In late June, linebacker/defensive end Emil Smith gave a verbal commitment to play football at Boise State. The rising senior at Ranco Verde High School in Moreno Valley, CA made the choice after receiving offers from a host of schools that included Washington, Air Force and Oregon State.
Smith made a statement at the Los Angeles Nike Camp back in April, holding his own alongside more publicized linebacker recruits like Lakewood's Rahim Cassell and Mission Viejo's Tre Madden.
Had he waited, Smith's list of suitors would have undoubtedly gotten longer once his senior season began. But he made his choice and from all indications was thrilled that he had. His recruitment was over.
Tragically, Smith will never get the chance to honor his commitment. On July 18 he was killed in a head on car crash, with his brother Dimitri Garcia behind the wheel of the car he was a passenger in. Garcia also perished in the crash.
For Smith's family, this is a calamity of massive proportions; I can't imagine the pain that they are having to endure right now. But lost in this is the fact that to a lesser extent, the coaching staff at Boise State feels a loss as well.
No, not a loss in terms of a football player who won't be able to suit up for them, but the loss of someone they had built an honest to goodness relationship with.
During the recruitment of a high school football player, the coach's primary goal is to get a kid to sign on the dotted line. That takes salesmanship, schmoozing and plenty of ego boosting.
But once that process plays out over many months, a bond can't help but be established because contrary to popular belief, coaches are human, too. A coach gets to know much more about a recruit outside of how much playing time he's angling for. The coach and recruit are not necessarily best friends, but they're not necessarily the most casual of acquaintances, either.
And in the case of Smith, a player who had already committed, the bond between he and his primary recruiter (running backs coach Keith Bhonapha) was probably pretty damn strong. Dare I say that Bhonapha probably cared a great deal for Smith and feels a tremendous sense of loss in the wake of this tragedy.
But Bhonapha could not attend Smith's funeral. Nor could he send flowers as a show of sympathy. He couldn't even call the grieving parents (or any other family member) to tell them how much he thought of their son, something that would have brought a smile during a time when smiles are so few and far between.
That's because NCAA rules covering recruiting must still be honored in this instance. The Boise State coaching staff still can't even mention Smith BY NAME, something that applies to recruits whose lives aren't cut short before national signing day.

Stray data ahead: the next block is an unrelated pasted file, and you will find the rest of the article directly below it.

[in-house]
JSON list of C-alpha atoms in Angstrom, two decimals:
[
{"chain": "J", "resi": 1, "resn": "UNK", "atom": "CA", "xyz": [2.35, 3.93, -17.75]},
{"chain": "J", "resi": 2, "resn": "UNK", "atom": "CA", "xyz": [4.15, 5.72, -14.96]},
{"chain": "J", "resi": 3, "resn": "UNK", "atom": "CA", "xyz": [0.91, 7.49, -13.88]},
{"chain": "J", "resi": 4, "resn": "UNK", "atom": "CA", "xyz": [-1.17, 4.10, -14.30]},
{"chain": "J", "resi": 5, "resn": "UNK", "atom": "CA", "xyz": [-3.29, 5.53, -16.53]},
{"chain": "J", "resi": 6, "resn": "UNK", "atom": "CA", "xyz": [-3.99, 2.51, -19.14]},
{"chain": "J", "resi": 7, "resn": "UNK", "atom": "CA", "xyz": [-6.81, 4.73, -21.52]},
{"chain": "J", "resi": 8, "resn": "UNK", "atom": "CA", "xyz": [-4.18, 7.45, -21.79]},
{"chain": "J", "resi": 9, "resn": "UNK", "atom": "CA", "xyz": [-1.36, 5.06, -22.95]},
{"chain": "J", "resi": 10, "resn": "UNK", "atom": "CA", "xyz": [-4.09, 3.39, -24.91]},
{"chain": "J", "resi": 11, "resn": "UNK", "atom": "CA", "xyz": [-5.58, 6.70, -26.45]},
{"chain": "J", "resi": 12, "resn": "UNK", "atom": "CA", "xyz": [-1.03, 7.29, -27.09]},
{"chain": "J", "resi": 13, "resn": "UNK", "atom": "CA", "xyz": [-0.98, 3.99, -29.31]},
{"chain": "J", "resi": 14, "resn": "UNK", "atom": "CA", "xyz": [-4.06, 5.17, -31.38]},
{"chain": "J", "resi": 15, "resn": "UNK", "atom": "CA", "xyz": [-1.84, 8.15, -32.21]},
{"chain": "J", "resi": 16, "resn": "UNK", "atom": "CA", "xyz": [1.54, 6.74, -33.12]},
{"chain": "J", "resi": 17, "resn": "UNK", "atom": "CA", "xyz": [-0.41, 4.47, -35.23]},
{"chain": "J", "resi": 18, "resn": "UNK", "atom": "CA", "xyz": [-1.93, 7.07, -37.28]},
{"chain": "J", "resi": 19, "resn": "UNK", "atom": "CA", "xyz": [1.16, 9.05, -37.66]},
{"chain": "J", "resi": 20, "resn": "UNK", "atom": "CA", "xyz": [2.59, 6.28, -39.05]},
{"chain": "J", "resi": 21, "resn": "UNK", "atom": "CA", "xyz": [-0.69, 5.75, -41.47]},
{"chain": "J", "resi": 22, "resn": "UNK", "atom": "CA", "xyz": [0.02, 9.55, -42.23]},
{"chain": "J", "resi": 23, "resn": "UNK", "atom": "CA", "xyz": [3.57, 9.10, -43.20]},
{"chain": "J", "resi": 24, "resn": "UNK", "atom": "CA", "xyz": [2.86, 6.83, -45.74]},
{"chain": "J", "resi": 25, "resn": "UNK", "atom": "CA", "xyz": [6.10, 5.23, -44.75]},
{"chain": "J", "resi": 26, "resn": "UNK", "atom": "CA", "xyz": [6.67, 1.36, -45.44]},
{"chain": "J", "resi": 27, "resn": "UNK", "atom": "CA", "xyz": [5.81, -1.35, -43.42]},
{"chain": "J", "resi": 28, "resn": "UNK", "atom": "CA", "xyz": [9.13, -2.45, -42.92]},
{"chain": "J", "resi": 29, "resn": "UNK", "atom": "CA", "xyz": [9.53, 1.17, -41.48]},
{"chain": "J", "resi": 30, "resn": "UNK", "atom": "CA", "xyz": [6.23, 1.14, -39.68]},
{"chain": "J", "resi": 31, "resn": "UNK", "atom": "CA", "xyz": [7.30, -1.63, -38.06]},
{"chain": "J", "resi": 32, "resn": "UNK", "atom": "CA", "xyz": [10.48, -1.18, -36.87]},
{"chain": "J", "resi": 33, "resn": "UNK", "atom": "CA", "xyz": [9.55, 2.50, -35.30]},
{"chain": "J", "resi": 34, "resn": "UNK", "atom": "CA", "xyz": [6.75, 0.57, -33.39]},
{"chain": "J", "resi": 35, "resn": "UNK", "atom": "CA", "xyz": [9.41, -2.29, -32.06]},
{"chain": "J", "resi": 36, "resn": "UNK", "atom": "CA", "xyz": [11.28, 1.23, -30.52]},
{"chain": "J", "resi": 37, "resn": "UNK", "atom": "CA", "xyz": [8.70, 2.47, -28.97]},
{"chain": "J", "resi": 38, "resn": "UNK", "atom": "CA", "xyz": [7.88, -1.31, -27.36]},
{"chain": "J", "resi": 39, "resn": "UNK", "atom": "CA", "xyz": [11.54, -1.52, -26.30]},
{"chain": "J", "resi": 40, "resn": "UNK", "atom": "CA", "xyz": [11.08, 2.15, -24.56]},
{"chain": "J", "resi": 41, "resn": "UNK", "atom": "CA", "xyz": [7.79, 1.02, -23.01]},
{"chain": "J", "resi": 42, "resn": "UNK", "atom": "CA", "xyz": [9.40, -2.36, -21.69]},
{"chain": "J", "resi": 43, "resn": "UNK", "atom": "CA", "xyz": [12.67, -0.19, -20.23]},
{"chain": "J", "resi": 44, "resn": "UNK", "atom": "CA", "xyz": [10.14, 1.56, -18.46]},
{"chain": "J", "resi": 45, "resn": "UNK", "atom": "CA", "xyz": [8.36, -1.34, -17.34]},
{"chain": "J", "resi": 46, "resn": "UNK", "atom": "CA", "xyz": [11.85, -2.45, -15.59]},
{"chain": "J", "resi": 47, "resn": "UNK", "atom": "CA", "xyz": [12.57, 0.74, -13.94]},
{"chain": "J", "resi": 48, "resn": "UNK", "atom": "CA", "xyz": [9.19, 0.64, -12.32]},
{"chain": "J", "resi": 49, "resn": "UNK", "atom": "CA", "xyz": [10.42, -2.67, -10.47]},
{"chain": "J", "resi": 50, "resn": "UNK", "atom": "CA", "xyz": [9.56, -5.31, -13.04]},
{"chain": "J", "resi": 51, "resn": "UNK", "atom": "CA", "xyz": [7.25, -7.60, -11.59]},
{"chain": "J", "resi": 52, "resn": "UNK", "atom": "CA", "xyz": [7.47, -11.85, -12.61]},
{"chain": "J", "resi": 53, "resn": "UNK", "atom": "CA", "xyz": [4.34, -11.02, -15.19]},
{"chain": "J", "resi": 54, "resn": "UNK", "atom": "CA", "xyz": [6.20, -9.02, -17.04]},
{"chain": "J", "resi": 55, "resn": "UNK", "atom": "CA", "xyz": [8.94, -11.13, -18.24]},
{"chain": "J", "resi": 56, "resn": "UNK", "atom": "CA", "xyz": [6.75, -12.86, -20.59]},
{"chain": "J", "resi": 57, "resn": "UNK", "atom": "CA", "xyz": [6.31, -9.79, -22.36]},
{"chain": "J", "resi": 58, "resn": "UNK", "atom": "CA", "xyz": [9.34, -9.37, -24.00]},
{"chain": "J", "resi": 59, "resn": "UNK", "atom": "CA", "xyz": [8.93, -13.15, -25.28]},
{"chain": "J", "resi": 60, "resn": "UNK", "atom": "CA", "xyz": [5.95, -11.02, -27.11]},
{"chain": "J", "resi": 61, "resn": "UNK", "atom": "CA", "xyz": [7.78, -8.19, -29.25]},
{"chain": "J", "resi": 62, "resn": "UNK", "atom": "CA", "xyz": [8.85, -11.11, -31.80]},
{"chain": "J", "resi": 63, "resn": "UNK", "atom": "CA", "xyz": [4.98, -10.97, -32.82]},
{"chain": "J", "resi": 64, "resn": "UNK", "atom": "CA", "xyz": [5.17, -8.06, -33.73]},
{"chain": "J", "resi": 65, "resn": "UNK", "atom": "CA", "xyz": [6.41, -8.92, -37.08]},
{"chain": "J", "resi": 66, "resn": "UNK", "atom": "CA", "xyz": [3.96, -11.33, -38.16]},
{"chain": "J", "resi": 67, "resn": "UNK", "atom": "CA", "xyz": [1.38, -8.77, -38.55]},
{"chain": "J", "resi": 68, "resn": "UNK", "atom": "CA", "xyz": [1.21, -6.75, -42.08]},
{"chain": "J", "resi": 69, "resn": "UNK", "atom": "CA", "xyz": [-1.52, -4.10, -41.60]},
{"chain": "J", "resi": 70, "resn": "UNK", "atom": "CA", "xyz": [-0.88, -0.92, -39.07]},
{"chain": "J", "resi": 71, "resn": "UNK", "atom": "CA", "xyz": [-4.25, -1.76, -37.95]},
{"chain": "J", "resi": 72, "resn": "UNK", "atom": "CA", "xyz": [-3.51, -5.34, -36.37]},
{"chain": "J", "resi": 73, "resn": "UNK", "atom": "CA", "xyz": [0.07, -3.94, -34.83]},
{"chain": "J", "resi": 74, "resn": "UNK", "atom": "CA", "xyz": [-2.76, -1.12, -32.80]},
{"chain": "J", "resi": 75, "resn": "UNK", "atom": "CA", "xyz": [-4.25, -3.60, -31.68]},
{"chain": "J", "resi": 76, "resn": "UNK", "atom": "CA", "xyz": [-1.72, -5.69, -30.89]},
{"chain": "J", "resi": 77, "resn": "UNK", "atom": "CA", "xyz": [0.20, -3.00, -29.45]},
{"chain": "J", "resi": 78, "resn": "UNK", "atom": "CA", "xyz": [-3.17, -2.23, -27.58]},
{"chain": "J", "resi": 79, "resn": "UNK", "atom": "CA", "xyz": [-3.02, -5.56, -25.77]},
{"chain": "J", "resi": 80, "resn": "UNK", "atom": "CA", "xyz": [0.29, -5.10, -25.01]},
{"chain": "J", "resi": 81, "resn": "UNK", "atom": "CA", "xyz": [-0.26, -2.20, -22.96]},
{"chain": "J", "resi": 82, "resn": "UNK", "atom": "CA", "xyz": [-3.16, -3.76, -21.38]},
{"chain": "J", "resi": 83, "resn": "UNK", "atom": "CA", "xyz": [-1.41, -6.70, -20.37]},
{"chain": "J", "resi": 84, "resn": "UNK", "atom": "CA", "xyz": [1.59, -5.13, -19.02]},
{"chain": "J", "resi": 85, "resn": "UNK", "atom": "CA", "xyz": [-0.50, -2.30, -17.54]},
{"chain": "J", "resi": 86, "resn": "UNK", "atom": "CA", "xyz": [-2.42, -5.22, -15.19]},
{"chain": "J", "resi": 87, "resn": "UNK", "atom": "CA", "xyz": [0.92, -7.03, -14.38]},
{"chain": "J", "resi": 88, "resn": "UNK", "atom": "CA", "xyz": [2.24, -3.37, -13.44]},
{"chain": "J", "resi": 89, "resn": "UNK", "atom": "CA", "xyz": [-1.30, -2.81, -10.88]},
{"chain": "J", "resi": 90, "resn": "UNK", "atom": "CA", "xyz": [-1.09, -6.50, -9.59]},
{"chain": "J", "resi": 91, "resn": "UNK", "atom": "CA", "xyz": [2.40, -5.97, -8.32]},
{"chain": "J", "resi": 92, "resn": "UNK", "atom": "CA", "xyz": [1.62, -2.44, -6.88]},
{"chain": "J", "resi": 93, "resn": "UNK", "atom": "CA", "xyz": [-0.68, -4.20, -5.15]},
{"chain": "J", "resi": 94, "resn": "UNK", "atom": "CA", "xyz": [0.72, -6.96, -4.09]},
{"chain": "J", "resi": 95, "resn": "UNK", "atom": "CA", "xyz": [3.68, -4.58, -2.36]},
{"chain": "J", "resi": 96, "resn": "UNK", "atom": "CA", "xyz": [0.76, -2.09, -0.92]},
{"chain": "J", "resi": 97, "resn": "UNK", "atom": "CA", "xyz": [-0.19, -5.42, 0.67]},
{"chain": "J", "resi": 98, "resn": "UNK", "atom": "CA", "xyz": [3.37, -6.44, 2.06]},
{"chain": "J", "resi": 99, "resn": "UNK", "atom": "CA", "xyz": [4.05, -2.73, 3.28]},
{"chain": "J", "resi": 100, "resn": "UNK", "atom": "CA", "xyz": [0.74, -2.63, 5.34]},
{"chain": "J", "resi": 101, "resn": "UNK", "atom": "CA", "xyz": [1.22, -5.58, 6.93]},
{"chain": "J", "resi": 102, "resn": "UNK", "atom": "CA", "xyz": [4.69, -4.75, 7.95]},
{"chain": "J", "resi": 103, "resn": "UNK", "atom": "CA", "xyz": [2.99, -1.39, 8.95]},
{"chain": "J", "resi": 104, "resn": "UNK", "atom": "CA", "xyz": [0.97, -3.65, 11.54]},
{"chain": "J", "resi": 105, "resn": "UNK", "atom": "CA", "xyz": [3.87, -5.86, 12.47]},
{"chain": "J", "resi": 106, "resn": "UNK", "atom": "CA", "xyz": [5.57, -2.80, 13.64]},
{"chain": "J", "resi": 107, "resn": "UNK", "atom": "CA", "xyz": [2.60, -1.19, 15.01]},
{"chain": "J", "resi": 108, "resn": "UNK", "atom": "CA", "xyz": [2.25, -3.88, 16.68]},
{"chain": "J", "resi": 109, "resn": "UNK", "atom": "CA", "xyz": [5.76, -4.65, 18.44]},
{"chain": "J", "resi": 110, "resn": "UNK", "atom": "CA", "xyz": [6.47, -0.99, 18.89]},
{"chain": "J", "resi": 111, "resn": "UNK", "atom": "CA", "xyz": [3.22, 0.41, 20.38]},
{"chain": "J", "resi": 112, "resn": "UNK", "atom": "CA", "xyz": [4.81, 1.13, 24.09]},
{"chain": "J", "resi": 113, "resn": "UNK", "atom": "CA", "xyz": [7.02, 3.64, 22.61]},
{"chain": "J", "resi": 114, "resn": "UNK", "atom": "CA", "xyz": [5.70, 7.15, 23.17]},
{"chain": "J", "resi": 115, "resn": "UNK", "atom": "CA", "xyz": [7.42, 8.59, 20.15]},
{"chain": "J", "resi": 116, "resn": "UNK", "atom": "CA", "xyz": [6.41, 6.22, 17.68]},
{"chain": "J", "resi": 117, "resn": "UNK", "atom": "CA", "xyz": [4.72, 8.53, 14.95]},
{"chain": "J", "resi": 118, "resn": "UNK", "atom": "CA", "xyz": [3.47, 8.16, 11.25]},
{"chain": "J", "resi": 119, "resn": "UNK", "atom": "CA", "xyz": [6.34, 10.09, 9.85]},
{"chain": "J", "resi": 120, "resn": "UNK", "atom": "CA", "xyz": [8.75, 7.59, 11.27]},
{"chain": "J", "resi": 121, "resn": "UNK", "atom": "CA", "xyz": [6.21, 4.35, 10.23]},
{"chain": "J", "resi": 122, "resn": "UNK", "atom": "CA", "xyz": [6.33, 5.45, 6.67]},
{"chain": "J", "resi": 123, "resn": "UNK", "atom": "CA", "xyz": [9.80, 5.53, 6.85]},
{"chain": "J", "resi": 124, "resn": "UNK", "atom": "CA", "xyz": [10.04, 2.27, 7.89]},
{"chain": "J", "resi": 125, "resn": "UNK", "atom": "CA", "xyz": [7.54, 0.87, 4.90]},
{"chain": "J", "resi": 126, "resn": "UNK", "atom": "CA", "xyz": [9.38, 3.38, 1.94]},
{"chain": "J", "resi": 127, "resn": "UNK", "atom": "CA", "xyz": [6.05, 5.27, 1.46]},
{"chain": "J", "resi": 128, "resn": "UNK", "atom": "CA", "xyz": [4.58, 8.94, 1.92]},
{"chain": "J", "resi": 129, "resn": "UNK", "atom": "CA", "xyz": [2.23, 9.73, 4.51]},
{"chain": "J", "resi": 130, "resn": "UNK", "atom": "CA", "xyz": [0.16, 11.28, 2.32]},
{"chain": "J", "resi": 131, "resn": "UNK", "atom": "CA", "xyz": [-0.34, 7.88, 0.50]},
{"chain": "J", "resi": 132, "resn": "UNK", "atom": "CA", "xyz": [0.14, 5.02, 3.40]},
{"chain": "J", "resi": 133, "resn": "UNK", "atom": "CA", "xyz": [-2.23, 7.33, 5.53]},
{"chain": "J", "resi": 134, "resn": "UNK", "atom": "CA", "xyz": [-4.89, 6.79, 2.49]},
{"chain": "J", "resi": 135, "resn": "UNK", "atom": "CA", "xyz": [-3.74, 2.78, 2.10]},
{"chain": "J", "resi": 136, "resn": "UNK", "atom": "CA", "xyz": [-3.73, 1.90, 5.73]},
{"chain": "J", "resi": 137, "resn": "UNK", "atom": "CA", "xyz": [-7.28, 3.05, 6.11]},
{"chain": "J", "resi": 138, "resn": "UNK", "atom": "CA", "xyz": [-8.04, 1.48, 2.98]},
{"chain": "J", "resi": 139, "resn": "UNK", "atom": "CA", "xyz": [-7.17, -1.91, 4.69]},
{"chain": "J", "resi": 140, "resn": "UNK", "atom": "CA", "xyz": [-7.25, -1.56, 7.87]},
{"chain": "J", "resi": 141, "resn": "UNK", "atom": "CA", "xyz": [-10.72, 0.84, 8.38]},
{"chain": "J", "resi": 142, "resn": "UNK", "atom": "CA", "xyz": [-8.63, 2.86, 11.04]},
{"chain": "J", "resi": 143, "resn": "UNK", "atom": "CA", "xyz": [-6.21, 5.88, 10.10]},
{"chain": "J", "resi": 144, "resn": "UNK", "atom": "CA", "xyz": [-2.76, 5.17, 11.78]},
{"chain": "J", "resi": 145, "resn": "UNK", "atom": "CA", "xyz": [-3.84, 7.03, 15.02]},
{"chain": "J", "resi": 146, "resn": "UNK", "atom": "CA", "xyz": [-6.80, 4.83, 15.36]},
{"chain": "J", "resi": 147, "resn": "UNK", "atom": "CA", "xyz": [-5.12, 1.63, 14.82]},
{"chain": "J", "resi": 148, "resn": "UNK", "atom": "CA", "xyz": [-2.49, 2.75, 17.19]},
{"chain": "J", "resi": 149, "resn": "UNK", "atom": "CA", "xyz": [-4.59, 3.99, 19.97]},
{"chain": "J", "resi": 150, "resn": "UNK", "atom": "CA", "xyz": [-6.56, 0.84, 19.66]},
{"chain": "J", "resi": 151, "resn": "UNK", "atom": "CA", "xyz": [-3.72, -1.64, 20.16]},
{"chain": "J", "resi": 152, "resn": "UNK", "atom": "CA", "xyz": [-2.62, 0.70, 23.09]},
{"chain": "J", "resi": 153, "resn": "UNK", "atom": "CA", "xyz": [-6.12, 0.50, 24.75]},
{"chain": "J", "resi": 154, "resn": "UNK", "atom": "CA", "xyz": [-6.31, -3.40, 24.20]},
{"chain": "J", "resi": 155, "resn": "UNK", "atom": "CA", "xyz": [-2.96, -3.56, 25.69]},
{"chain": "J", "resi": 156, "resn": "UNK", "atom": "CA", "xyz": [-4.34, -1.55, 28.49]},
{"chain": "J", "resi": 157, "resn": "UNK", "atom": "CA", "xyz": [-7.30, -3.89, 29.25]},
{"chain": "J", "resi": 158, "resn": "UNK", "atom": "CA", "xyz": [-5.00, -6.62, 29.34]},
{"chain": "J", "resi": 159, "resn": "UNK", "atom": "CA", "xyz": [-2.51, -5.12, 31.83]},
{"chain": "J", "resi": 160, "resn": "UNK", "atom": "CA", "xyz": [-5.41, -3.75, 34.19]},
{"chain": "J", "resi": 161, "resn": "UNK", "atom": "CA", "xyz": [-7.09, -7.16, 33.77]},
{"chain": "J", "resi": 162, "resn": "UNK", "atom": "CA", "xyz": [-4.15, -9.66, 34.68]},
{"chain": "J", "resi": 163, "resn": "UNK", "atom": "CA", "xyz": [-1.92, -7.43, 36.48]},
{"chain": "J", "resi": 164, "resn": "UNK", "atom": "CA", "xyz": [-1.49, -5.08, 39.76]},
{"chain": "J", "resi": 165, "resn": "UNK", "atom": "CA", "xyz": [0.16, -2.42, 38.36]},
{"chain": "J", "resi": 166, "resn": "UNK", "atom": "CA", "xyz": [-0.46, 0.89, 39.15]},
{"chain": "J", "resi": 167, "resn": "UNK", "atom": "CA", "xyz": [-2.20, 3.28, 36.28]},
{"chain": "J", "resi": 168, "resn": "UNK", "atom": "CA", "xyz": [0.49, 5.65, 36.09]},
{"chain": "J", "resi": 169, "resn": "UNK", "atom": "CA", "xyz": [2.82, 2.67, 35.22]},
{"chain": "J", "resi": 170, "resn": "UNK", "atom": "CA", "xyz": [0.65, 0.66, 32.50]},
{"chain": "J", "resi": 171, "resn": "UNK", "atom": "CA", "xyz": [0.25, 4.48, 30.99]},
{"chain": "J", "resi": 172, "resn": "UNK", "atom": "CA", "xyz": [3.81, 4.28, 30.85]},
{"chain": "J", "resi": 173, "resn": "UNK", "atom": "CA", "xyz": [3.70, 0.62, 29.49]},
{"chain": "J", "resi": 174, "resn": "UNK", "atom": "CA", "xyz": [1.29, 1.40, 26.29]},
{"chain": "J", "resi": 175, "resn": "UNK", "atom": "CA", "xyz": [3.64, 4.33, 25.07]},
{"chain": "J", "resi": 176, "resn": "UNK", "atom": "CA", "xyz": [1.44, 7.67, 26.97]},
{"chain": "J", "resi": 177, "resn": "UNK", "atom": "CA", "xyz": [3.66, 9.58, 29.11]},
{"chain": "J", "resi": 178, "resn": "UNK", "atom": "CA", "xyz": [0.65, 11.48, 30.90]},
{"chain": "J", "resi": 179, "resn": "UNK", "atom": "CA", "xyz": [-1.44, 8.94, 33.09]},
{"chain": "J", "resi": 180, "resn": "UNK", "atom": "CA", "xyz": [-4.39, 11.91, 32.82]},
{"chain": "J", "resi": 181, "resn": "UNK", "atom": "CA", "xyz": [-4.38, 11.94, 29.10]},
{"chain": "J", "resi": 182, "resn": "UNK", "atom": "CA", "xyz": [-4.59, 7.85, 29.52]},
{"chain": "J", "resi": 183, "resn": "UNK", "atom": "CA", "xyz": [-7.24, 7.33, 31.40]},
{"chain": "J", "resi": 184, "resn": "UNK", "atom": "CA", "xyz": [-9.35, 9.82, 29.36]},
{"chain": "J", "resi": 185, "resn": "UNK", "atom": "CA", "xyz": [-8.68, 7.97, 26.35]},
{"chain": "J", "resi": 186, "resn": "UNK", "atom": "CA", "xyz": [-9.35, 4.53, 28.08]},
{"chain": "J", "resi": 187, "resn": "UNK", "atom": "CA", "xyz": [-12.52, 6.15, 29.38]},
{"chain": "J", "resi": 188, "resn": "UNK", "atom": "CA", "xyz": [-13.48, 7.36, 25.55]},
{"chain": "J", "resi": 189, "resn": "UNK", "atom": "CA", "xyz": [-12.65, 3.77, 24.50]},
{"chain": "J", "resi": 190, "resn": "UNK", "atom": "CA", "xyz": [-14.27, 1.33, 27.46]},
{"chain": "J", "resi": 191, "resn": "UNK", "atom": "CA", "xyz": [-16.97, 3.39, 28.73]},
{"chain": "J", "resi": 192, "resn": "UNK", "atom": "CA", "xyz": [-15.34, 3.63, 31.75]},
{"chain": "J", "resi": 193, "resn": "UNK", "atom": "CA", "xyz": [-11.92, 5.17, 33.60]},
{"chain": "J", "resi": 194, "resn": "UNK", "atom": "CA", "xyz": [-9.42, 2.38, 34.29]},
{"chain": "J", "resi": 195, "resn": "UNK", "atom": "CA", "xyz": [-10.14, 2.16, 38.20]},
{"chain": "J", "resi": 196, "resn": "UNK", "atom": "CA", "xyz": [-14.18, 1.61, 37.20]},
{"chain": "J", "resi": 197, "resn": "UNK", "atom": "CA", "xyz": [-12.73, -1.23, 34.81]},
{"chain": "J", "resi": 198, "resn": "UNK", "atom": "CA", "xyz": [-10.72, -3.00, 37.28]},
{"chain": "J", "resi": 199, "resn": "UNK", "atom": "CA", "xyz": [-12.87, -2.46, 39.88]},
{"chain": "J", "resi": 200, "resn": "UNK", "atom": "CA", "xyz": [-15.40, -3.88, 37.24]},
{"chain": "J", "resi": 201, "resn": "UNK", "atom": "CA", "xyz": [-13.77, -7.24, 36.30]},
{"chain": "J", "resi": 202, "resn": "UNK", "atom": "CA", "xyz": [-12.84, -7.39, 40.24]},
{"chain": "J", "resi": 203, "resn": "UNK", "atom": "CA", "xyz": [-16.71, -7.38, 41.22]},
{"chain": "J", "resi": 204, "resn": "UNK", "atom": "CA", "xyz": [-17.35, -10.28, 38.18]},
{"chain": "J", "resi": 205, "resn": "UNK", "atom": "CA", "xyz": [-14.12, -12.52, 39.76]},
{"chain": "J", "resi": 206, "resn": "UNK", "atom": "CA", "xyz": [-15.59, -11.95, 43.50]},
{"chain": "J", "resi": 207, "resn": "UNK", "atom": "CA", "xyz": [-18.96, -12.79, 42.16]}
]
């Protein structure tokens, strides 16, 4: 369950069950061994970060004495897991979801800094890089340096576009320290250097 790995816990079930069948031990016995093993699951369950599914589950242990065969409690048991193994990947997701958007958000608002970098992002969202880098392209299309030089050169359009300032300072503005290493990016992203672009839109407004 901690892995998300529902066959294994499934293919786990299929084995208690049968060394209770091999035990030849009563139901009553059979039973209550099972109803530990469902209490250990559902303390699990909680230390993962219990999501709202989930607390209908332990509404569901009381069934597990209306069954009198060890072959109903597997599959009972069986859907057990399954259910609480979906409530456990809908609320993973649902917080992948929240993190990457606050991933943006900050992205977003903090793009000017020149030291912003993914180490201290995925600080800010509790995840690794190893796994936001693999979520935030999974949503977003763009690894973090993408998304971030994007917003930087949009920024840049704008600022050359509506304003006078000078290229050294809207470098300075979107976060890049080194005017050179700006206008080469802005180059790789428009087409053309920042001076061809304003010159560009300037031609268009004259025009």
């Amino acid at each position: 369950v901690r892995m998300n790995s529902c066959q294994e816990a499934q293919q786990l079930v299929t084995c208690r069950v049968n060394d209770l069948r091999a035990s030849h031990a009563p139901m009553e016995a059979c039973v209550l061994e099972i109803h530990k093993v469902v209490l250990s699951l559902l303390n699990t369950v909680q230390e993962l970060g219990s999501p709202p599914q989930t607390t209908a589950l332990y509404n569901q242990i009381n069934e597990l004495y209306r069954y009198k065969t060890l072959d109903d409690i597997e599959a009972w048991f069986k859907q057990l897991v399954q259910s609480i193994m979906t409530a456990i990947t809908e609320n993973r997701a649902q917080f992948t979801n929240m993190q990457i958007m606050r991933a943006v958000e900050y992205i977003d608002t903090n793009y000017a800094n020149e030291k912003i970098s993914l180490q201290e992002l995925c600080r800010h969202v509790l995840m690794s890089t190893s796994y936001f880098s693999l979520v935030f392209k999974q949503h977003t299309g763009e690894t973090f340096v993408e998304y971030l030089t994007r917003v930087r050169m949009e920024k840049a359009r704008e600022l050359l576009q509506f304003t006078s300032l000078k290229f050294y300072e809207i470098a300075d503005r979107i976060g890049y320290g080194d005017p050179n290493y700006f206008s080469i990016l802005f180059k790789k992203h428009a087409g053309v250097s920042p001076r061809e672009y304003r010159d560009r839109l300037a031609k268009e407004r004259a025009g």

In the case of the phone calls, this is a recruiting "dead period," meaning a coach cannot call a player or his family between June 1 and August 31.
And that's what handcuffed Boise State's coaches in regard to attending the funeral: Smith's Rancho Verde teammates were in attendance. Heck, players from opposing teams probably showed up to pay their respects.
And all of them were recruitable athletes attending an off-campus function, meaning Boise State could not have any of its coaches present at the same event.
No allowance is made by the NCAA for the type of situation that Boise State finds itself in now. For all intents and purposes, they have been forced to act as if Emil Smith never existed.
Until September 1, that is. And I can only imagine what kind of call or visit that will be.
The NCAA is on the warpath these days, showing up on campuses across the country in an attempt to do something, ANYTHING, about the problem of sports agents improperly contacting student athletes.
In this kind of climate, I can understand why the compliance folks and football coaches at Boise State have been especially cautious. One false move and your program might take a hit.
But there is no Lloyd Lake in this situation, no party hosted by an agent in South Beach and nothing at all improper about what Boise State should have been allowed to do. Yet common sense wasn't allowed to prevail.
I wonder how Keith Bhonapha will feel during his future recruiting trips to the area in and around Moreno Valley. His thoughts will undoubtedly drift toward Emil Smith. And he might very well travel down the same road where Smith lost his life.
And when he thinks of the aftermath of the tragedy and how it all played out, I'm sure he'll feel a sense of bitterness toward the organization that prevented him from acting like a decent human being. And he will be perfectly justified in feeling that way.